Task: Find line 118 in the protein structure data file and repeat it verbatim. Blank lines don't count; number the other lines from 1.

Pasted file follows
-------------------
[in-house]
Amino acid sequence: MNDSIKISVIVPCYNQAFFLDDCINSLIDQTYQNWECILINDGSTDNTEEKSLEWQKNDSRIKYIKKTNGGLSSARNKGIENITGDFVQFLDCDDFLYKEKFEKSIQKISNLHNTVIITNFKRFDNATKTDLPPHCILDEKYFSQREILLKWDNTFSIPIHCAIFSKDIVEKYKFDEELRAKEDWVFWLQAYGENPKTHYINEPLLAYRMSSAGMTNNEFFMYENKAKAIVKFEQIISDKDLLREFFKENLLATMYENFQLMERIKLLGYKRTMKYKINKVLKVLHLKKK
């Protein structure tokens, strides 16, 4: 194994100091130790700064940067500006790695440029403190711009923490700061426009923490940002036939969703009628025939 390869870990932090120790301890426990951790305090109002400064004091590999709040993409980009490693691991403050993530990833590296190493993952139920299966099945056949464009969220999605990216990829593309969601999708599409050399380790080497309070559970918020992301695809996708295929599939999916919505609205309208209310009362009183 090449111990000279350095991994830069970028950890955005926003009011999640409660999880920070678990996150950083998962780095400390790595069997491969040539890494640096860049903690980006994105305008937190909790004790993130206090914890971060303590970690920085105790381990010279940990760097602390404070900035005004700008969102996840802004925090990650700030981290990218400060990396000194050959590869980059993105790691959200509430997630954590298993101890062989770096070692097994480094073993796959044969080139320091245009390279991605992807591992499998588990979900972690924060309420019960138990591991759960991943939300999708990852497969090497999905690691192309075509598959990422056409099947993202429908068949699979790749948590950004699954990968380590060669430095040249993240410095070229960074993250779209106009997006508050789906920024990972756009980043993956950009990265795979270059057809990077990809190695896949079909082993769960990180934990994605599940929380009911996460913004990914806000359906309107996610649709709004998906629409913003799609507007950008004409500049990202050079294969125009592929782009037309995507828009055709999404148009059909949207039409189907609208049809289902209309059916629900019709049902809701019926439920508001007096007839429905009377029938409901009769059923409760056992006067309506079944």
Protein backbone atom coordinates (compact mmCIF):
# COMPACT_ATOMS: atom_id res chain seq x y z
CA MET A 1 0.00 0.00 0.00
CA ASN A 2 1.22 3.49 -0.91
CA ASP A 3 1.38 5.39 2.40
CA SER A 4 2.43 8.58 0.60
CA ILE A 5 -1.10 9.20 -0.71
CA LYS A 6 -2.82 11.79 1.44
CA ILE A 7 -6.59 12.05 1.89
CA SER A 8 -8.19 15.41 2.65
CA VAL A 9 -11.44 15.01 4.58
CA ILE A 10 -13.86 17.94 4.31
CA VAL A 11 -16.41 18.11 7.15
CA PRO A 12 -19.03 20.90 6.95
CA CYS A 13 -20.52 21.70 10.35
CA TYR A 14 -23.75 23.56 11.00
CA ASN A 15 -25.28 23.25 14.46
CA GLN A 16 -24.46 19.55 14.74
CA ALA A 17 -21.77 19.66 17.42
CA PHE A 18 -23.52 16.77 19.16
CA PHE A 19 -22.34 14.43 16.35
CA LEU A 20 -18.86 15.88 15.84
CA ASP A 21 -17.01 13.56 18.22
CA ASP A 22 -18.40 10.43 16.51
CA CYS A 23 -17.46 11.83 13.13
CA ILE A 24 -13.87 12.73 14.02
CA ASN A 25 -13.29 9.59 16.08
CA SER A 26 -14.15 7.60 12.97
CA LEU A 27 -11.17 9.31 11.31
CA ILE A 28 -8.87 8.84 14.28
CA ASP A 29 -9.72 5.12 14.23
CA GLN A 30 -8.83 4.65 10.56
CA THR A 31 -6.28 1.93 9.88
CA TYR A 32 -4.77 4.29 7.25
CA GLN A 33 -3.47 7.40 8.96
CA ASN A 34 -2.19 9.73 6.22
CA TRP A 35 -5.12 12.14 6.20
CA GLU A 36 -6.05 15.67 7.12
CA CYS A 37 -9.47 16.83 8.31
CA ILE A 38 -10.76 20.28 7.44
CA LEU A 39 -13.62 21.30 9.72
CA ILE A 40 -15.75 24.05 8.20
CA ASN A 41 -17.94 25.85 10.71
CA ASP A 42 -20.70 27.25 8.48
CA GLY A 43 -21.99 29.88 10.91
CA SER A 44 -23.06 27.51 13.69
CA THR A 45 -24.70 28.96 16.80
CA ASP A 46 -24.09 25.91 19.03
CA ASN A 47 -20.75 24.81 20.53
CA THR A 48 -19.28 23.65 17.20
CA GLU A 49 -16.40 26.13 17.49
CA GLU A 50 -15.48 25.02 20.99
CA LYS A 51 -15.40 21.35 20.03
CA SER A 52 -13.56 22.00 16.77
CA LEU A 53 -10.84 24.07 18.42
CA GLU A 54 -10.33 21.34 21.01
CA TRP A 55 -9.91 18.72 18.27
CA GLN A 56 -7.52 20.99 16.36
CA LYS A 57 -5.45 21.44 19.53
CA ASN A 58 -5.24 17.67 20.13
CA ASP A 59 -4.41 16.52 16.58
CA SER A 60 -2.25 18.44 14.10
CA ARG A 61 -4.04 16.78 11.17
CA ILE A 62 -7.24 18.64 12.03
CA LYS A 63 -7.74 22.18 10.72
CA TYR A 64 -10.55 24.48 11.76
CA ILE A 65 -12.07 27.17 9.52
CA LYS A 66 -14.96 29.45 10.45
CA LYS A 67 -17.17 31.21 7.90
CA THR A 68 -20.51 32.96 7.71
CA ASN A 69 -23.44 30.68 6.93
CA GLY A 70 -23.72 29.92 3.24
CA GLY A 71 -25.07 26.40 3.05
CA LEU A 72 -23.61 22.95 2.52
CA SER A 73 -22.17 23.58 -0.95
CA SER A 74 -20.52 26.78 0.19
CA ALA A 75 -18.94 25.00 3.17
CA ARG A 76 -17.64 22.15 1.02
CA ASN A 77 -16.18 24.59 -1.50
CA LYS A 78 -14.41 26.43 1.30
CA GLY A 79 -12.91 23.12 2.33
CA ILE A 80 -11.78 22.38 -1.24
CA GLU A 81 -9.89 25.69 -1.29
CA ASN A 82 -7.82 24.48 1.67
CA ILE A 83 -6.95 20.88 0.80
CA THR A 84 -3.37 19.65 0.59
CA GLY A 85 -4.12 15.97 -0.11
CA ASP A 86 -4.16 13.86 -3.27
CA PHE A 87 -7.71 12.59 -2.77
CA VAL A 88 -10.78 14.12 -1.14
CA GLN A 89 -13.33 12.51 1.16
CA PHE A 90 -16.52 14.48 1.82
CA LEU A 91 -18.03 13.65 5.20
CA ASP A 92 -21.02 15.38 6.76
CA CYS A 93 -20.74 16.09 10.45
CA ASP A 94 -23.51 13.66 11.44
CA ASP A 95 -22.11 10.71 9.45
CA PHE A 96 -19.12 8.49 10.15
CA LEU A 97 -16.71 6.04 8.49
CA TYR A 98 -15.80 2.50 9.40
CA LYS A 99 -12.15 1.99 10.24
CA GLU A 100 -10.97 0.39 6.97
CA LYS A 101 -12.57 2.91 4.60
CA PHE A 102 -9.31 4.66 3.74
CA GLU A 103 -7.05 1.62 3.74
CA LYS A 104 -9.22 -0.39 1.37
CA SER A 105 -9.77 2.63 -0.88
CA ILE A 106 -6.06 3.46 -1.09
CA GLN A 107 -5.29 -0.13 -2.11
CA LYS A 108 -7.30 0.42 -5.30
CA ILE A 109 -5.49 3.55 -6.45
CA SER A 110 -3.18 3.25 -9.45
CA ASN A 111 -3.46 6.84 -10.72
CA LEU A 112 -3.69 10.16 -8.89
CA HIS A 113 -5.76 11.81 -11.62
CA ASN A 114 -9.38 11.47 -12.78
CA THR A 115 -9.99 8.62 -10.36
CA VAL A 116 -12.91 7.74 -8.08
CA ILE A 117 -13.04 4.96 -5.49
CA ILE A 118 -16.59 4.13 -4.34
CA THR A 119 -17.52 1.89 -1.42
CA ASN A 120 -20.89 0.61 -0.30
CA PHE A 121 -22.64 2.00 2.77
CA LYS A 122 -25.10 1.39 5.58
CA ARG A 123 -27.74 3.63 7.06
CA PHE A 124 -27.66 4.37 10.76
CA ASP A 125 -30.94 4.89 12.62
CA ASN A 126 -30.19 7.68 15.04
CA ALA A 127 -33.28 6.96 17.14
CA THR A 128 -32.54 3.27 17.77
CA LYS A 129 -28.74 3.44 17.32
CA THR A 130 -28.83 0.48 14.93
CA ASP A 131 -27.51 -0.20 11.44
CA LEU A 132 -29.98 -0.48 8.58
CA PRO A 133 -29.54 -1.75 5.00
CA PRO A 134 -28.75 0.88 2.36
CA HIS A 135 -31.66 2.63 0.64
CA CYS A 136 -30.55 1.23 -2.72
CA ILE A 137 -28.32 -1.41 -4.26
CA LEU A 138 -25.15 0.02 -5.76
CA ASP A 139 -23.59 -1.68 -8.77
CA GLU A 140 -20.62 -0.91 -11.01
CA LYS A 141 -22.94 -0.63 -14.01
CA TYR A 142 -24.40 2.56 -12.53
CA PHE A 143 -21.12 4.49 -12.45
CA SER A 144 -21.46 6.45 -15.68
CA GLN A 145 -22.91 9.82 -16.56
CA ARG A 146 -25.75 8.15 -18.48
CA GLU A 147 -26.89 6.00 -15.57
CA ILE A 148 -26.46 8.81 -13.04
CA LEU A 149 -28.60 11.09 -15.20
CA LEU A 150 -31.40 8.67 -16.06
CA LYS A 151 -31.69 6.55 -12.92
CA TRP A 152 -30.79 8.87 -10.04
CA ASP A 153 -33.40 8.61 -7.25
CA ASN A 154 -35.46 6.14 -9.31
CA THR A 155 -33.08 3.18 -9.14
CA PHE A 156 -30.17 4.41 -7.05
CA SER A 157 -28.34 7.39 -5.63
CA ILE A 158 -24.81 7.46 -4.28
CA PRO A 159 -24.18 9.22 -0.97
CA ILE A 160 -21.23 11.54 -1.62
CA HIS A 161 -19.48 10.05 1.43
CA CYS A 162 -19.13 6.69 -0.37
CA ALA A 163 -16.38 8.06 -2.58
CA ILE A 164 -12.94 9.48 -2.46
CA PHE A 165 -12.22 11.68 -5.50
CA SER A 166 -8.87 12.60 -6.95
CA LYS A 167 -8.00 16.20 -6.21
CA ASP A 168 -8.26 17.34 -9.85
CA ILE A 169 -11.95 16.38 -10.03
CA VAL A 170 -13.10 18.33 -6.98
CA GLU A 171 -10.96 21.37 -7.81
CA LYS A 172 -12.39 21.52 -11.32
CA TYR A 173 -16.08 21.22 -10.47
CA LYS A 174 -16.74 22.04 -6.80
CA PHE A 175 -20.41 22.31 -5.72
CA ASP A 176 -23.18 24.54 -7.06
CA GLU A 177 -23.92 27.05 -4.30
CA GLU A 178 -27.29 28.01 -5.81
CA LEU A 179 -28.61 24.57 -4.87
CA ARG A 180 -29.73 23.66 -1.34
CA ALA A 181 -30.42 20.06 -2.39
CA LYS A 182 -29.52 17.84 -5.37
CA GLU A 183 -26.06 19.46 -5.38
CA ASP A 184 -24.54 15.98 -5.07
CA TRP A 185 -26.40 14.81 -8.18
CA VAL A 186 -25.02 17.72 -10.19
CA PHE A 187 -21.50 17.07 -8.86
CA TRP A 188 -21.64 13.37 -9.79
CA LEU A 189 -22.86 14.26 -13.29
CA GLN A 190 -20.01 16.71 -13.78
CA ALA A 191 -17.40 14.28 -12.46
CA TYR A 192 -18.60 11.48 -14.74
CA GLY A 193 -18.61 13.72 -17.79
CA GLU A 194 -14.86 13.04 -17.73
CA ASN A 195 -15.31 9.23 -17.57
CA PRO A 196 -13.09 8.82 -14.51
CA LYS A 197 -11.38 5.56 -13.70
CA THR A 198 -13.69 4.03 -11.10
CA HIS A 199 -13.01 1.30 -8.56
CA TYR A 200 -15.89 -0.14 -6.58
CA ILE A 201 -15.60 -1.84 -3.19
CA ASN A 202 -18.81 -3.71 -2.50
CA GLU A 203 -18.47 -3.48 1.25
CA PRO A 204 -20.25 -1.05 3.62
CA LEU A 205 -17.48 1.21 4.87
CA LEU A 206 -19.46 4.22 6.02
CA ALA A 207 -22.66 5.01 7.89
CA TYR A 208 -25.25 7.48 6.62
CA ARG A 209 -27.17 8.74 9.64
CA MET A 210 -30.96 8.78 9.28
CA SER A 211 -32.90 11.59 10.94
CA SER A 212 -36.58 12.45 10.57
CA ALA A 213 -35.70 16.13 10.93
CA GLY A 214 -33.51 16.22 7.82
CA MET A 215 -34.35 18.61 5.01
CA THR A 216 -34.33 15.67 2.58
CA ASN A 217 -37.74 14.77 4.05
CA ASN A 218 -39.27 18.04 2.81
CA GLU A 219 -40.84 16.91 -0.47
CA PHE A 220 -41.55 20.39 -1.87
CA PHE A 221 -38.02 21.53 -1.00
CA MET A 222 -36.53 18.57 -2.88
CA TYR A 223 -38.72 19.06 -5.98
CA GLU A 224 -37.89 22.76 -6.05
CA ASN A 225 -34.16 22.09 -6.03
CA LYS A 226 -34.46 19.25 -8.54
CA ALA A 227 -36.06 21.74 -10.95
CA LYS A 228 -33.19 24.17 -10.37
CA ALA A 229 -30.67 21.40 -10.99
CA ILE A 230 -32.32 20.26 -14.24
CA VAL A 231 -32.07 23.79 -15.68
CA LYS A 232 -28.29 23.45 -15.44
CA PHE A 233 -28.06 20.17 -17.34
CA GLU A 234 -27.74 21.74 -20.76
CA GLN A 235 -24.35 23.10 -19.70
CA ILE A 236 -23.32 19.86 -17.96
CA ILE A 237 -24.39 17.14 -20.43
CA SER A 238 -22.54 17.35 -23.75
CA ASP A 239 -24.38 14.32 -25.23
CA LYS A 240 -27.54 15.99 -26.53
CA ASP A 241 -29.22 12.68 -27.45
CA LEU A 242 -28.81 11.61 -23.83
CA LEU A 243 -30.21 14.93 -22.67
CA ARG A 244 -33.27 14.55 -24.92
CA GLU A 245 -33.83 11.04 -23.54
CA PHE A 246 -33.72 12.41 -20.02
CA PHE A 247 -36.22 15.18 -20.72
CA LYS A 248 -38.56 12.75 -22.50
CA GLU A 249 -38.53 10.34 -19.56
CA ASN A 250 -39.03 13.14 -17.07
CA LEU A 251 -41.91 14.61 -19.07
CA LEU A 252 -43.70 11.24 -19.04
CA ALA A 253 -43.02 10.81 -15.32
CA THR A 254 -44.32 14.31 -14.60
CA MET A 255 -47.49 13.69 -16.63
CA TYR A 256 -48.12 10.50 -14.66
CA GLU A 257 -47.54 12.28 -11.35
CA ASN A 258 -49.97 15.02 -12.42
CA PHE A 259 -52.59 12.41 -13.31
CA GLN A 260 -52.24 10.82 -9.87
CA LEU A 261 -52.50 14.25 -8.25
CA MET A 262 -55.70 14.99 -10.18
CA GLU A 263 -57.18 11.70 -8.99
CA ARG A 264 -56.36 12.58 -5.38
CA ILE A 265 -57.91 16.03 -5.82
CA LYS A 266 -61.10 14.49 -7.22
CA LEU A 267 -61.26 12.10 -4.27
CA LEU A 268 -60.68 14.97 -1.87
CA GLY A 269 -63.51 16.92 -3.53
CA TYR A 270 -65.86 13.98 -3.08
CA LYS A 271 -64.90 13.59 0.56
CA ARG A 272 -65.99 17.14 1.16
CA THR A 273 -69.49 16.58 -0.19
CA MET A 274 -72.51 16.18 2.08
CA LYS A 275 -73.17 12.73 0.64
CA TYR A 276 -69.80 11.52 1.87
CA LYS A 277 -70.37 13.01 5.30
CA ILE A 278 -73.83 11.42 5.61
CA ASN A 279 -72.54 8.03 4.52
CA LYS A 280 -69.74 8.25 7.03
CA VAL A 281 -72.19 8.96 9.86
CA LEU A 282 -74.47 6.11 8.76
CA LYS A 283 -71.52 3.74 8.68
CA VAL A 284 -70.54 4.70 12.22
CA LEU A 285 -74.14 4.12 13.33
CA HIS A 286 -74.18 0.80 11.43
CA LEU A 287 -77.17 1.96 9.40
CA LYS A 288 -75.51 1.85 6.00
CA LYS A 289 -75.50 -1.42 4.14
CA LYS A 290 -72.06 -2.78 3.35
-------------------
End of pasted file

CA HIS A 113 -5.76 11.81 -11.62